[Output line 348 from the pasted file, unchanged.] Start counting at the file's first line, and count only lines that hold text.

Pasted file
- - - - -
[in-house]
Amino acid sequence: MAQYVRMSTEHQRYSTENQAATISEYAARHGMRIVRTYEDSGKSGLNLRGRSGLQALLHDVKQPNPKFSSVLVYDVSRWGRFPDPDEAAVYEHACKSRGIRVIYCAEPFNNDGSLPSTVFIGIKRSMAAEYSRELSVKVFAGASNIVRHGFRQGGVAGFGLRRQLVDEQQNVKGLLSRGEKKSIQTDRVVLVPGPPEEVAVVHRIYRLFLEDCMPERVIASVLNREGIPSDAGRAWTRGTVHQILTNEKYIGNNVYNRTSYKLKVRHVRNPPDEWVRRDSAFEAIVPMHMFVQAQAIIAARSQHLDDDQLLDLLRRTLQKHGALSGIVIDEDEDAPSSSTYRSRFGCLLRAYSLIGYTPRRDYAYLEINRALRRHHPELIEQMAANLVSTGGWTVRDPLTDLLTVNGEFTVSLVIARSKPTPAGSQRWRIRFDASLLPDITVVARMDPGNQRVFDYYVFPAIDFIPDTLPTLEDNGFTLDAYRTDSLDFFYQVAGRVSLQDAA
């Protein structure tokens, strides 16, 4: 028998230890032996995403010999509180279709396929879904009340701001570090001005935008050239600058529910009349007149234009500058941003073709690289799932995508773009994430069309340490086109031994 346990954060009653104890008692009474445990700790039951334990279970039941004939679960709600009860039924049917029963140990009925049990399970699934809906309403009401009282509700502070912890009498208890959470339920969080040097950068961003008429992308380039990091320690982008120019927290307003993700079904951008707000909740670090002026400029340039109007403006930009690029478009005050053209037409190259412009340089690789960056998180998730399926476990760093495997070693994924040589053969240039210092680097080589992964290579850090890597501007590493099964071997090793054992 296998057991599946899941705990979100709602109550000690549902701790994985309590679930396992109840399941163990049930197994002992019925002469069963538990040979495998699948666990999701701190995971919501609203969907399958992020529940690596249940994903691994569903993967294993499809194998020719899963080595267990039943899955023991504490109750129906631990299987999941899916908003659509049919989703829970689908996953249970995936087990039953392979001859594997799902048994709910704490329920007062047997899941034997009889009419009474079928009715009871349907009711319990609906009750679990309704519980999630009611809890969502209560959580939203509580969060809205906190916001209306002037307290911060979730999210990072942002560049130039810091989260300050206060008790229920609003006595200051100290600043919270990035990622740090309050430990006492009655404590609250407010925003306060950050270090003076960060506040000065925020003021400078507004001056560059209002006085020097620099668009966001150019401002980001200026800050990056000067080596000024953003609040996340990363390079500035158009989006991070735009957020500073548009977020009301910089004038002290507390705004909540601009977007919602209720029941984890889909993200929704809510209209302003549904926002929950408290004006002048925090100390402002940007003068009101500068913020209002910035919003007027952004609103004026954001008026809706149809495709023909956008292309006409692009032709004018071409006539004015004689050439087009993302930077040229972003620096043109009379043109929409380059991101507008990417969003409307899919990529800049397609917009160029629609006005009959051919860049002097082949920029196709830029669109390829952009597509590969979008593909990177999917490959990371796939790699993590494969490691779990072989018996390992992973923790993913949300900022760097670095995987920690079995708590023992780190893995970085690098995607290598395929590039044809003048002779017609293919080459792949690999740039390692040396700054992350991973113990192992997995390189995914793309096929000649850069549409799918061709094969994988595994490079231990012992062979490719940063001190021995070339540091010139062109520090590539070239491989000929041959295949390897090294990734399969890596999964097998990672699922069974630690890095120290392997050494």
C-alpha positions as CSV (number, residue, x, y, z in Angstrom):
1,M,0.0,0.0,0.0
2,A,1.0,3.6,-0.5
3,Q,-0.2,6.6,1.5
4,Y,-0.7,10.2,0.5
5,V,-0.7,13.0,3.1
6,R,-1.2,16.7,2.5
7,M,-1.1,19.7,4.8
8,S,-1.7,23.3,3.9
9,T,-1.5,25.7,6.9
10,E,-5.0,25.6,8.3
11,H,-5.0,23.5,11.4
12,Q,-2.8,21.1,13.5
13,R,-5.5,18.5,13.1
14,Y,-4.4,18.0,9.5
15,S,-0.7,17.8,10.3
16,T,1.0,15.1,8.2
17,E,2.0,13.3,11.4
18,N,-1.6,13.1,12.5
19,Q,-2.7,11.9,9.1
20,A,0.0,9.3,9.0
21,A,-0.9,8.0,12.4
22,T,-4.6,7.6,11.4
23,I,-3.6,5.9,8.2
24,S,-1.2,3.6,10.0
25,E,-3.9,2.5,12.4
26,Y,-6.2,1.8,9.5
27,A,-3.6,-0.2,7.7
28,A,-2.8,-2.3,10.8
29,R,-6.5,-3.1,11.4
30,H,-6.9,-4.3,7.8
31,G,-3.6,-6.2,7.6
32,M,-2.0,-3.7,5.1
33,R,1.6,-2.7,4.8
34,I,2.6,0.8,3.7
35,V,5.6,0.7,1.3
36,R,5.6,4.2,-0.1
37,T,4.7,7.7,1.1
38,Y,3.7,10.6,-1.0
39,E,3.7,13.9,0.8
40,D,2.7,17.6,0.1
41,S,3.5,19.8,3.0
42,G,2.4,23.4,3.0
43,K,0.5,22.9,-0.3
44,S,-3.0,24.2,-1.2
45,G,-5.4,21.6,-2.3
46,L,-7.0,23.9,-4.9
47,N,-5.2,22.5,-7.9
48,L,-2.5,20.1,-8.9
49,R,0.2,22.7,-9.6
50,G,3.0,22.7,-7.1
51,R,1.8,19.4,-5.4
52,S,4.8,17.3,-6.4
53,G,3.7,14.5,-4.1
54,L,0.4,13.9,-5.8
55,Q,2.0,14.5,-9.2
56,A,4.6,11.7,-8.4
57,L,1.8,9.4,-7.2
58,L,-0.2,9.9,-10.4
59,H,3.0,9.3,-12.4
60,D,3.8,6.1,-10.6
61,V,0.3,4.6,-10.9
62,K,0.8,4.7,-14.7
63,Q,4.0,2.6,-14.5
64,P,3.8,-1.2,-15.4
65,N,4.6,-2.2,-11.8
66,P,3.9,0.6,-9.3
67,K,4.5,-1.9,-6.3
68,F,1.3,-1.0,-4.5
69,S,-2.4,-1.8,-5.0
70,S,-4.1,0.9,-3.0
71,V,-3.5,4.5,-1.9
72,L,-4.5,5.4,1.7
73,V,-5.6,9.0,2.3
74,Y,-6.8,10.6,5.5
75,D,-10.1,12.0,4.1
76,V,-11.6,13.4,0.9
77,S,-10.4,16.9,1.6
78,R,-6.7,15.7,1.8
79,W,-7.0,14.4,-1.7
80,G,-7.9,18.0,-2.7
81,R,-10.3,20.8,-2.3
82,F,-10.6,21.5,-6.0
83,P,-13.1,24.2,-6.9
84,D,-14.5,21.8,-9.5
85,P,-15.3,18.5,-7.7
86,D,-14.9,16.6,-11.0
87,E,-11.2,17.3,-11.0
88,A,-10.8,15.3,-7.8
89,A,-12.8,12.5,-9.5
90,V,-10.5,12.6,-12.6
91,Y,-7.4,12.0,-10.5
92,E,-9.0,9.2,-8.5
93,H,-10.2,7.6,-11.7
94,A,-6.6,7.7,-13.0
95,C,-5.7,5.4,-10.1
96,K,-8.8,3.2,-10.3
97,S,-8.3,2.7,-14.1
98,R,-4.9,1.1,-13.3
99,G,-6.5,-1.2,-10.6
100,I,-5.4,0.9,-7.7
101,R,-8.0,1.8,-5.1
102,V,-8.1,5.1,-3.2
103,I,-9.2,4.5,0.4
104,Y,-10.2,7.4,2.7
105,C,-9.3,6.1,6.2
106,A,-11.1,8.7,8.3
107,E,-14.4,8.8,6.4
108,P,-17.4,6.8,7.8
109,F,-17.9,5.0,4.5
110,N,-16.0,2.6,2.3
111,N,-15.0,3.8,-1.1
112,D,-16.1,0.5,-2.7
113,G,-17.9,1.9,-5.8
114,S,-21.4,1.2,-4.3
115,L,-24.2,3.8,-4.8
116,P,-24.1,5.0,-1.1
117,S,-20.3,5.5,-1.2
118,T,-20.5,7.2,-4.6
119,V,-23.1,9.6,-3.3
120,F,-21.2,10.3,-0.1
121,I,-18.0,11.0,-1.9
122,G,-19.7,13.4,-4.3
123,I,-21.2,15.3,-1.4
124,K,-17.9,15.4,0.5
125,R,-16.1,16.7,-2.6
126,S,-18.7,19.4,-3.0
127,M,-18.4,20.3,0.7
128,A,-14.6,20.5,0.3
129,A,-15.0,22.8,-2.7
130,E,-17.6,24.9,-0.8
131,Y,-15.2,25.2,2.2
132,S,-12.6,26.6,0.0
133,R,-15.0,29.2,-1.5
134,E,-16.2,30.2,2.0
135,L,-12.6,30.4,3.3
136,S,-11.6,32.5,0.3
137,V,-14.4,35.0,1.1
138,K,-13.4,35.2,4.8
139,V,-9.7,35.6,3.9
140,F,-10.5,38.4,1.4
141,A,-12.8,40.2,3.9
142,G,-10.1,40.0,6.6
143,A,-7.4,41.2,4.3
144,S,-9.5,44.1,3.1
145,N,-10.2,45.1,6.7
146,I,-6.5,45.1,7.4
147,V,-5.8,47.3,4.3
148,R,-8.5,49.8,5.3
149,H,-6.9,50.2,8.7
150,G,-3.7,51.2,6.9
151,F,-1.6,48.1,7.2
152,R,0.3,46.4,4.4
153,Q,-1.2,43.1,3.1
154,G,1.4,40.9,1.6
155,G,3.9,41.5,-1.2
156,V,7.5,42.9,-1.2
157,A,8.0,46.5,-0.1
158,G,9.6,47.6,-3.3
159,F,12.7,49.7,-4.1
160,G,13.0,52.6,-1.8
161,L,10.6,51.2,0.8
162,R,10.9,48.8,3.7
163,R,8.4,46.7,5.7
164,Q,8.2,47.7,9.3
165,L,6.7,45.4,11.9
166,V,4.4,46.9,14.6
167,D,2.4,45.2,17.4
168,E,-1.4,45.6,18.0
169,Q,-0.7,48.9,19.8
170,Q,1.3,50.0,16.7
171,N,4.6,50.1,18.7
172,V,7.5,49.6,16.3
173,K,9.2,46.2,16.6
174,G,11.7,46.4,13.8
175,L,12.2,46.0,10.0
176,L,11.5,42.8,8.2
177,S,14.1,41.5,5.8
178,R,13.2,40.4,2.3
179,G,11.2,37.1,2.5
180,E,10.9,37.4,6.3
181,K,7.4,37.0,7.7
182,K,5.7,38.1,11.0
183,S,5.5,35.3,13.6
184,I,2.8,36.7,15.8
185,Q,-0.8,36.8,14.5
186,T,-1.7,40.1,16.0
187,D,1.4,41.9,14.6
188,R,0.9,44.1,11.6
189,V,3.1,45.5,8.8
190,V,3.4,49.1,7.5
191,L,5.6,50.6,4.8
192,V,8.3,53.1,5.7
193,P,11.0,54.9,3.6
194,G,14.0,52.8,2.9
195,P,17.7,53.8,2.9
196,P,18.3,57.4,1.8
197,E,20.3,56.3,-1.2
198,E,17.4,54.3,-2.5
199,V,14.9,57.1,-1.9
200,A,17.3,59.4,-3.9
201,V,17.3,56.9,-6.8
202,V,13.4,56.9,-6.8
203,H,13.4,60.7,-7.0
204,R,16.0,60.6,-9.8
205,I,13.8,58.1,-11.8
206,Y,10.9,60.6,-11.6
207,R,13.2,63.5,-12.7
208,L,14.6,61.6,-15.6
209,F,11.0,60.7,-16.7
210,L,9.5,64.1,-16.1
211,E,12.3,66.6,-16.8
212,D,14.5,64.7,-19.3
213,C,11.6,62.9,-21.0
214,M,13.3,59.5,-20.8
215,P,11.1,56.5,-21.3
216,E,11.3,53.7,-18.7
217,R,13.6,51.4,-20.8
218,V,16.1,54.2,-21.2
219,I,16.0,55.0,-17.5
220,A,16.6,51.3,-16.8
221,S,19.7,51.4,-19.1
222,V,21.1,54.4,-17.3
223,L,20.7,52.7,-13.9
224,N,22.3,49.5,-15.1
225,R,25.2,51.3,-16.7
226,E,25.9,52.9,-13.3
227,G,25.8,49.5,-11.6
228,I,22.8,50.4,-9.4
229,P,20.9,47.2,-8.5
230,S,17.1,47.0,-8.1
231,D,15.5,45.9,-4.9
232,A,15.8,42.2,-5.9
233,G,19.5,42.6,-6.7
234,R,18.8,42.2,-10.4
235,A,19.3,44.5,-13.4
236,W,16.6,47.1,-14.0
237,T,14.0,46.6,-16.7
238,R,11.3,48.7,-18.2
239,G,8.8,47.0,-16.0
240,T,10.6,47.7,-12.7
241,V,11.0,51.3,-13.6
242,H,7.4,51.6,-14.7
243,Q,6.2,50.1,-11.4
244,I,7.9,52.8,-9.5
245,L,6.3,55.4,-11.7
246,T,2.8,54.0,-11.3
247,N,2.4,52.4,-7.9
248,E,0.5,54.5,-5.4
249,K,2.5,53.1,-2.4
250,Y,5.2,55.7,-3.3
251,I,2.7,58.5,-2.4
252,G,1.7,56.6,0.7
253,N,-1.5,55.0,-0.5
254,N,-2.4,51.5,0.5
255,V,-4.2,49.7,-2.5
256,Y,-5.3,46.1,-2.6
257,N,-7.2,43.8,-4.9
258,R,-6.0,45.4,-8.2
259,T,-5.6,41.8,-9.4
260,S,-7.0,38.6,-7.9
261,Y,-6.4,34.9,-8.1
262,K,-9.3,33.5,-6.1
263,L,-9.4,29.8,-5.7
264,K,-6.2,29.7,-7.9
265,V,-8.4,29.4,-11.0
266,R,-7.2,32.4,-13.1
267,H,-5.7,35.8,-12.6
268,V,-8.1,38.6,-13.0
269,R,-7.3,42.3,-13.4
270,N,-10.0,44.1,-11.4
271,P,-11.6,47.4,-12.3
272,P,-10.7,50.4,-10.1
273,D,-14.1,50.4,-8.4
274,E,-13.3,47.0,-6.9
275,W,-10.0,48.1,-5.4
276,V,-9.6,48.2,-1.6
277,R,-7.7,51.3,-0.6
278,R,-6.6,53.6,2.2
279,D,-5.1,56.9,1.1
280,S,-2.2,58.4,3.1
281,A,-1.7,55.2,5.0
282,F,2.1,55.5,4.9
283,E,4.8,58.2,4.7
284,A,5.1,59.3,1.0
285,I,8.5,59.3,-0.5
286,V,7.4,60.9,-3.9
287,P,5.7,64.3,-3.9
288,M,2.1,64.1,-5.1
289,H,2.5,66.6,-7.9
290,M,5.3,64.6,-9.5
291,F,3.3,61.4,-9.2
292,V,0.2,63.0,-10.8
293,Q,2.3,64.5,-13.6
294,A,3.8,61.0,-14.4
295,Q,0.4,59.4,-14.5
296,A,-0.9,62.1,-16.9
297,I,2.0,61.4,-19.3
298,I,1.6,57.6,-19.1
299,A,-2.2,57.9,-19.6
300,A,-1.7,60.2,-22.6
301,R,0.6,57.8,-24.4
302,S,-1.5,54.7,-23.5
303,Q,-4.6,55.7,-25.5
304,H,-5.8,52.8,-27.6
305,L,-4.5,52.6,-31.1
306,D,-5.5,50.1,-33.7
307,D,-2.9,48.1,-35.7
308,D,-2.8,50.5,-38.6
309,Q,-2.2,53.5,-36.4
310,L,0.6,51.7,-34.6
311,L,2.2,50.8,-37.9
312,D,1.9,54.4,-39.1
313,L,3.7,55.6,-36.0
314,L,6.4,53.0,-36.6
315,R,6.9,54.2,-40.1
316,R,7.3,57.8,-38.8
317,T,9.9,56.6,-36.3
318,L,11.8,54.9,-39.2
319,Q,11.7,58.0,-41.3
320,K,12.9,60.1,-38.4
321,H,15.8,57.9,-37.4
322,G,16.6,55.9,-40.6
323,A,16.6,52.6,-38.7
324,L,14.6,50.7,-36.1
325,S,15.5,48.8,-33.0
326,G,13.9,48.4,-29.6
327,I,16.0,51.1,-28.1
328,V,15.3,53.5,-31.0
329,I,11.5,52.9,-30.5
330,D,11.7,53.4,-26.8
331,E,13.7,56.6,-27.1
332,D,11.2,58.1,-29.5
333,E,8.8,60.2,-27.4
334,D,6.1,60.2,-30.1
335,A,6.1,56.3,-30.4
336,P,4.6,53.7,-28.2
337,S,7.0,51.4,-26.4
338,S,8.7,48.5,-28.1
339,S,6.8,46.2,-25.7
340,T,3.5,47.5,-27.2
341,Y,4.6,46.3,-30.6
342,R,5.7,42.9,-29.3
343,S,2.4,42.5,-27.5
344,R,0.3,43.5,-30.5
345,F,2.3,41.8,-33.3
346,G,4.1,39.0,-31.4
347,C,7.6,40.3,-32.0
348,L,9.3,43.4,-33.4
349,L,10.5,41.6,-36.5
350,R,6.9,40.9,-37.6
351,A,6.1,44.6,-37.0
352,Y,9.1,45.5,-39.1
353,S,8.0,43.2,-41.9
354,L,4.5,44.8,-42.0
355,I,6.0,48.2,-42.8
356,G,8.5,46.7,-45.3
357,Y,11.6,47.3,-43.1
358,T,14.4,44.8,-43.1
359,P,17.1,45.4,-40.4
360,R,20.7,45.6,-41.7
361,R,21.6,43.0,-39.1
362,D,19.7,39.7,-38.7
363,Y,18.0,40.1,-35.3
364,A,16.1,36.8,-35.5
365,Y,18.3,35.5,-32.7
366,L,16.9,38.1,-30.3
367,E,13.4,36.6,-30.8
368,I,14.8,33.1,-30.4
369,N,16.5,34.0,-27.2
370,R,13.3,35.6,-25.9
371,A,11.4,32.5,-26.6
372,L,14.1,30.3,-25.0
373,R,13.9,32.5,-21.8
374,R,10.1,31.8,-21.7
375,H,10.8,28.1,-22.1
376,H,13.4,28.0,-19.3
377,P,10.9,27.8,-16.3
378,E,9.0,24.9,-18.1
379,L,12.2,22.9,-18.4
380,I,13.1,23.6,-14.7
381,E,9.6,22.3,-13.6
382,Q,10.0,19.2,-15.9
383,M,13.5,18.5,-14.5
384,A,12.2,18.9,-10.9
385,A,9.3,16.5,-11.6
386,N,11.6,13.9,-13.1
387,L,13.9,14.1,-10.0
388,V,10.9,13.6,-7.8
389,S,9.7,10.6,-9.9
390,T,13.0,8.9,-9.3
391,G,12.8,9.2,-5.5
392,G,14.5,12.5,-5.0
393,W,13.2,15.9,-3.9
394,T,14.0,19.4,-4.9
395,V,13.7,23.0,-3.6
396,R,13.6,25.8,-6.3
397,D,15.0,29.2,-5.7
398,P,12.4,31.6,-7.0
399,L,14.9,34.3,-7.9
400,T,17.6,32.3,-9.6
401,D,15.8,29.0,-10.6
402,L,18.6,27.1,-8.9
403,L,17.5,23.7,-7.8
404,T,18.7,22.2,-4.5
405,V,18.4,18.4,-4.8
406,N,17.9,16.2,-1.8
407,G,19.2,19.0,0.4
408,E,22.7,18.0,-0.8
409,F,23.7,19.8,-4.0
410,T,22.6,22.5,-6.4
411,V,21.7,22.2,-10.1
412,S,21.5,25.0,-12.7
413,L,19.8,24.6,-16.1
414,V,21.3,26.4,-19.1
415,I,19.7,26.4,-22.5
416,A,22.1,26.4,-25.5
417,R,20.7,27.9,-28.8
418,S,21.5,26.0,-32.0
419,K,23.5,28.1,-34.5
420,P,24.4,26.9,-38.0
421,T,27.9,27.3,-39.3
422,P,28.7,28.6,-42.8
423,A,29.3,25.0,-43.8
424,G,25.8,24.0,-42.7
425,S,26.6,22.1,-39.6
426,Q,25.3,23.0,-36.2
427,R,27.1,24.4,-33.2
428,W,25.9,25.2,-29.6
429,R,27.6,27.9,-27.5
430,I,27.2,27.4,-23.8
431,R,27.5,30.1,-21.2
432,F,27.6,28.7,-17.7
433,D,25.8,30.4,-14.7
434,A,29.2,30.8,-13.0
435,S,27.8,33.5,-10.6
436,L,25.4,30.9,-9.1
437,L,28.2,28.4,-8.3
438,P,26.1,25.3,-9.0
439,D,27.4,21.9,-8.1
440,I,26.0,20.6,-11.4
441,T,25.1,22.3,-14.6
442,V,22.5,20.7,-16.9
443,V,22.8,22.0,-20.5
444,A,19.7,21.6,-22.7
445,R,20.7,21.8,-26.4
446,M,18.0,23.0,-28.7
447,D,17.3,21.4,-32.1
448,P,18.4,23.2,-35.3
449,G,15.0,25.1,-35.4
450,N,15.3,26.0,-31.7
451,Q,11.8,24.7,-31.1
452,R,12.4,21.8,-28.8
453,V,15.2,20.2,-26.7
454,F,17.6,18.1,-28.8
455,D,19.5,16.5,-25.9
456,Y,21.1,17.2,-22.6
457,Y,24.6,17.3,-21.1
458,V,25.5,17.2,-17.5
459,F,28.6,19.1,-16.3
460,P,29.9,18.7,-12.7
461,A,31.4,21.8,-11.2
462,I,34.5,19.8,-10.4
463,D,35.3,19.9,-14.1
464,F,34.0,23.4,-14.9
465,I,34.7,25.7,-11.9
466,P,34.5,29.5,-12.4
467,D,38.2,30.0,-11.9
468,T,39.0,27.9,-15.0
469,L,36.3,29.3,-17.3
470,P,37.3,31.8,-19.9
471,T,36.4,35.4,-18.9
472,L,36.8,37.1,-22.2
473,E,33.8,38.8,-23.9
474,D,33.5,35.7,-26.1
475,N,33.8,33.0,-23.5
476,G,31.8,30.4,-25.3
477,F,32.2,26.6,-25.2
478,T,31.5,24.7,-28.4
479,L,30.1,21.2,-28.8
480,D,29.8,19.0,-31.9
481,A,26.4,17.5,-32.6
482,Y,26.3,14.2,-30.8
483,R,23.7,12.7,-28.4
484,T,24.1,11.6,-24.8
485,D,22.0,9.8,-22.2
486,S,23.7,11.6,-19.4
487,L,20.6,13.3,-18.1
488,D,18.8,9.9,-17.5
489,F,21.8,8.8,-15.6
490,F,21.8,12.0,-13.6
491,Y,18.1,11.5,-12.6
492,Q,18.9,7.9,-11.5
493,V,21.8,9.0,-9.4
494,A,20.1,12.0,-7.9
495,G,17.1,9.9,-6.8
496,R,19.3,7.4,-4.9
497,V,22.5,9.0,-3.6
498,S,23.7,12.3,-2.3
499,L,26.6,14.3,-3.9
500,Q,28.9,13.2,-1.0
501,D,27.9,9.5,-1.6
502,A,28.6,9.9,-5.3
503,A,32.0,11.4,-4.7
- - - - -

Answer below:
344,R,0.3,43.5,-30.5